Interoperability and Platform Monopoly
The case for mandating interoperability between platforms within digital markets.
Happy Holidays! Below is my article on mandatory interoperability. While interoperability creates challenges for preserving privacy and security, it would greatly expand competition in the technology sector. As a result, the internet would become more diverse, innovative, and better for democracy. This policy issue is an emerging subject of research, and I greatly enjoyed delving into existing literature. I hope you can learn something from my exploration.
Since the emergence of the internet, it has been a font of innovation, individual expression, and community. But today large swathes of the digital sphere have become enclosed within the control of a few dominant platforms. These companies—Amazon, Apple, Google, Meta, and Microsoft—are monopolies, and they have acquired their power through limiting a crucial trait of the internet: its interoperability. To interoperate is to “transfer and render useful data and other information across systems, applications, or components” (Gasser 2015, 2). As the monopolists grew, they began to limit the transfer of data and other information from their platform to entrench its dominance. Low levels of interoperability exclude smaller platforms from sharing in the value of the large network, and as a result, they face many barriers to competition. In the absence of these barriers, normal market processes should reduce the size of any one firm, but digital service markets exhibit characteristics which distort competition. When these markets are left to their own devices, oligopolies emerge, and public policy must intervene to create competition. Policymakers have many options to this end, but my focus here is on one. I argue that regulators should mandate interoperability within digital markets to open up platforms and make them once again compete on the merits of their services. This policy is called “mandatory interoperability”. While not the only solution legislators should consider, encouraging a greater flow of information between platforms would solve many of the barriers to competition which currently haunt digital markets. The structure of my argument is as follows: I first explain the technical elements of interoperability, diagnose the anti-competitive features of digital markets, justify mandatory interoperability as a solution to several of them, address major objections, and conclude with concrete policy recommendations.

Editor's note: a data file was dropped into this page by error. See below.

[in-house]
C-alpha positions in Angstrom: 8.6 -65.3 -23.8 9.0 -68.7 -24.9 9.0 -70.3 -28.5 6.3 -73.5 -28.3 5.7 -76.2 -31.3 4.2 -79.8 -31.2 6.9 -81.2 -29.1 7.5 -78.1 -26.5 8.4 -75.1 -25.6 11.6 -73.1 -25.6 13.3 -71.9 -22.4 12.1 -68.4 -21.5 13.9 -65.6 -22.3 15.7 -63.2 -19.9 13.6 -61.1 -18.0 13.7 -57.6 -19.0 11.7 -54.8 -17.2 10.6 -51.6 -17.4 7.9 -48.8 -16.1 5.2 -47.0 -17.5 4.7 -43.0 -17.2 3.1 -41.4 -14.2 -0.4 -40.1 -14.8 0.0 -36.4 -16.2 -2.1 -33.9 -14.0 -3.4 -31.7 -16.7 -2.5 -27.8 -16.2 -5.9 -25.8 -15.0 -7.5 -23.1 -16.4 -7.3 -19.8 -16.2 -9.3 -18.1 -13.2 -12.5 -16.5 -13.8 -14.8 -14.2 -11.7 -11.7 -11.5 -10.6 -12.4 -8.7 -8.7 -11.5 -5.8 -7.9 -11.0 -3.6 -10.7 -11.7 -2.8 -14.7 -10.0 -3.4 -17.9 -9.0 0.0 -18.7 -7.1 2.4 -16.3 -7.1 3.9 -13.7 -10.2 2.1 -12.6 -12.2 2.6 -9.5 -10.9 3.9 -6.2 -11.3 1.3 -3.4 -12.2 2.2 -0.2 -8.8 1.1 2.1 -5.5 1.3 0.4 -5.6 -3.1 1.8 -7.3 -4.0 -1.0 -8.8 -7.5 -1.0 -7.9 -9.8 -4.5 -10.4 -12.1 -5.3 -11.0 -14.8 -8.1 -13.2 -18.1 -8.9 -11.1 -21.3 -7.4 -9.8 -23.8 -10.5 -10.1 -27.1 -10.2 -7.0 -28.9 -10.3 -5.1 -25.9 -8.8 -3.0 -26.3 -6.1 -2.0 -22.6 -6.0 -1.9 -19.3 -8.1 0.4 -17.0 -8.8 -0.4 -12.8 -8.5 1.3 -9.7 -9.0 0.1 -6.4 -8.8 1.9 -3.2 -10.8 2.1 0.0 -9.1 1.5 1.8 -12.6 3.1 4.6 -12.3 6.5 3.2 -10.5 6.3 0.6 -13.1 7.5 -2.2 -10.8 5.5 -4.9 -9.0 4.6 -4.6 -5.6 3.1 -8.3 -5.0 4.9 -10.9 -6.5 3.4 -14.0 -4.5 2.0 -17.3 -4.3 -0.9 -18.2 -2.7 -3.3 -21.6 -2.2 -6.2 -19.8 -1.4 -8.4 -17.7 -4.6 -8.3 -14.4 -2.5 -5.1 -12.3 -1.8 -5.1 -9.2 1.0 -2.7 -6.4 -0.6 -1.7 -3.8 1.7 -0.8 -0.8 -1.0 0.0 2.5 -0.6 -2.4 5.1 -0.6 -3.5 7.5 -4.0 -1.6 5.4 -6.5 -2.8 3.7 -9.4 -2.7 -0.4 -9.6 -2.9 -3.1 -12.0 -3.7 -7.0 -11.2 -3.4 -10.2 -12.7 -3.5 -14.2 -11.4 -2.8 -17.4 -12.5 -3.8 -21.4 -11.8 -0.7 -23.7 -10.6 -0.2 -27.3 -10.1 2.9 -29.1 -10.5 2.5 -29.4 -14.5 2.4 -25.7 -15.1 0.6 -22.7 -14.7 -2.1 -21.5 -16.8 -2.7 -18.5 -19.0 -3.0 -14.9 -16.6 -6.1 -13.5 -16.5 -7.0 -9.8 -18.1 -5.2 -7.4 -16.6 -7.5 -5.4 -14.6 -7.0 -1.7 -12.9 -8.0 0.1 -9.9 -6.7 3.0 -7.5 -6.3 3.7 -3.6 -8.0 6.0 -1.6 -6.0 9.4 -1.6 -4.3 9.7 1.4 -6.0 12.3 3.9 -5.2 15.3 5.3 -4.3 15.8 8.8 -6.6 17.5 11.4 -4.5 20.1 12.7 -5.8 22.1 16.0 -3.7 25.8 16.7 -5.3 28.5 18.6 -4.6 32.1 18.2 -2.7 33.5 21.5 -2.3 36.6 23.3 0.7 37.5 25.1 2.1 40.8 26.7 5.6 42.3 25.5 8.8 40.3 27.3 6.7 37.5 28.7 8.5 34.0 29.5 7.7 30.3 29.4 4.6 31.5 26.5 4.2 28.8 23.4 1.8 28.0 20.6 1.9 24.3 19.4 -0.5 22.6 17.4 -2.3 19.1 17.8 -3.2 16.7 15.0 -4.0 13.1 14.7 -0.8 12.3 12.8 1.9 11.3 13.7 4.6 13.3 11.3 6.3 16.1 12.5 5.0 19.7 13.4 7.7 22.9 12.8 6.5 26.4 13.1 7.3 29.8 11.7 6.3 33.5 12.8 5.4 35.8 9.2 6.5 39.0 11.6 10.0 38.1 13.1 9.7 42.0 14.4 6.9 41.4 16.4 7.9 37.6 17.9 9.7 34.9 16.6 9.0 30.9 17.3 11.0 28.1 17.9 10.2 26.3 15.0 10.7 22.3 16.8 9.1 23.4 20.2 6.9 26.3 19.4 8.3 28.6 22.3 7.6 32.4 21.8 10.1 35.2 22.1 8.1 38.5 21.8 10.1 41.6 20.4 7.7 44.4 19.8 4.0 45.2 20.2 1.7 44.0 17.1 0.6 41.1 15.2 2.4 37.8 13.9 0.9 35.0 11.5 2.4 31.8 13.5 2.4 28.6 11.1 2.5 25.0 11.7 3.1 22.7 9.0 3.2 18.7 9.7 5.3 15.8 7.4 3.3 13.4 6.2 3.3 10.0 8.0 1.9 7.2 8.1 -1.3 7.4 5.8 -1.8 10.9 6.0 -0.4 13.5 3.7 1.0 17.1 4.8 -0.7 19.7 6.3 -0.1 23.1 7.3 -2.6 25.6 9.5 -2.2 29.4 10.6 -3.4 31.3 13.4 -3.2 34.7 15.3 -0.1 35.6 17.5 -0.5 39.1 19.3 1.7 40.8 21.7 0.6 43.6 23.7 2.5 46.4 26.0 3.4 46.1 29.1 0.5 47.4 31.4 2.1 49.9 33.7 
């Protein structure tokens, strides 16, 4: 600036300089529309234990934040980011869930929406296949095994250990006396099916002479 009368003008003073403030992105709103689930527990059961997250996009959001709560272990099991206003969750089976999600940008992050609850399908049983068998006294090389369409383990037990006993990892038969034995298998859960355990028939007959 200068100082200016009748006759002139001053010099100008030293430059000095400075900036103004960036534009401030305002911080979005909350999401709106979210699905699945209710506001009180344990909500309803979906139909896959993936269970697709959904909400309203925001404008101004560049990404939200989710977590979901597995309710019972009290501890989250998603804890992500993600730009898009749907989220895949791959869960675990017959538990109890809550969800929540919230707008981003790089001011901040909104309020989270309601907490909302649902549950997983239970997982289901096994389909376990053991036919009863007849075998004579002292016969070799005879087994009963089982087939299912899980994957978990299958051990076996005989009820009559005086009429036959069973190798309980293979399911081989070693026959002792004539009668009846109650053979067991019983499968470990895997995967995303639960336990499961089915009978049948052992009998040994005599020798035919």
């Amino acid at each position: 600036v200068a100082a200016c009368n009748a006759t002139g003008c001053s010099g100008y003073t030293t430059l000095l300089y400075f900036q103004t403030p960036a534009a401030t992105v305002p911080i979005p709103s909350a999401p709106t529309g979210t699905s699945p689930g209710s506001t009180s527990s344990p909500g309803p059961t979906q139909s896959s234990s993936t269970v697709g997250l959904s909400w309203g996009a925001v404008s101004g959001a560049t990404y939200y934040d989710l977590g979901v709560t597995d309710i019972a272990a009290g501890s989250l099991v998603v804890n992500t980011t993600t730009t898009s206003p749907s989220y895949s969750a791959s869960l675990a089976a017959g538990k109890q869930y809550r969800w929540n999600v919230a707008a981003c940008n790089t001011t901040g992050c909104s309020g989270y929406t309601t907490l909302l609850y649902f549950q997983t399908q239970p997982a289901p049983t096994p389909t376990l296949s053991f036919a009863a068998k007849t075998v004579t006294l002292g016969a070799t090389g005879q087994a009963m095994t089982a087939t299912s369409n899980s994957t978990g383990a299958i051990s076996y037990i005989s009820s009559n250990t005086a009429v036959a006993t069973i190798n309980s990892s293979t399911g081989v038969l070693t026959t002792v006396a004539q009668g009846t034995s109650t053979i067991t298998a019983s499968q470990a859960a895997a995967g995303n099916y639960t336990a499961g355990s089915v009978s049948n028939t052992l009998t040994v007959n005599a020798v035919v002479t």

While smarter and more robust enforcement of antitrust policy has started to reduce anti-competitive mergers, mandatory interoperability must play a strong role in mitigating other limits to competition. As policy analyst Chris Riley has observed, “Competition policymakers are fully aware of this dynamic and increasingly, analyses and reports indicate that the future of regulatory travel will be towards promotion of interoperability” (2020, 1). However, “interoperability” can have many meanings in practice because it is highly contextual and technical in nature. Ur Gassers explains that for digital systems interoperability has four “layers”: data, technological, institutional, and human (2015, 3). For platforms to be interoperable, information must be able to flow between them (the data layer), and it must be understandable and usable within each platform (the technological layer). They and other relevant social systems (e.g., government) also must be able to engage effectively (the institutional layer) and ensure that end-users are able to find the information sent from other platforms meaningful (the human layer). Social media networks are a great example of digital systems which are not interoperable. Meta simply does not permit the sharing of Facebook content with competing platforms like Twitter, and there exists no coordinating body to negotiate or enforce the terms of that content sharing. As the idea of a coordinating body hints, policymakers can help strengthen platform interoperability.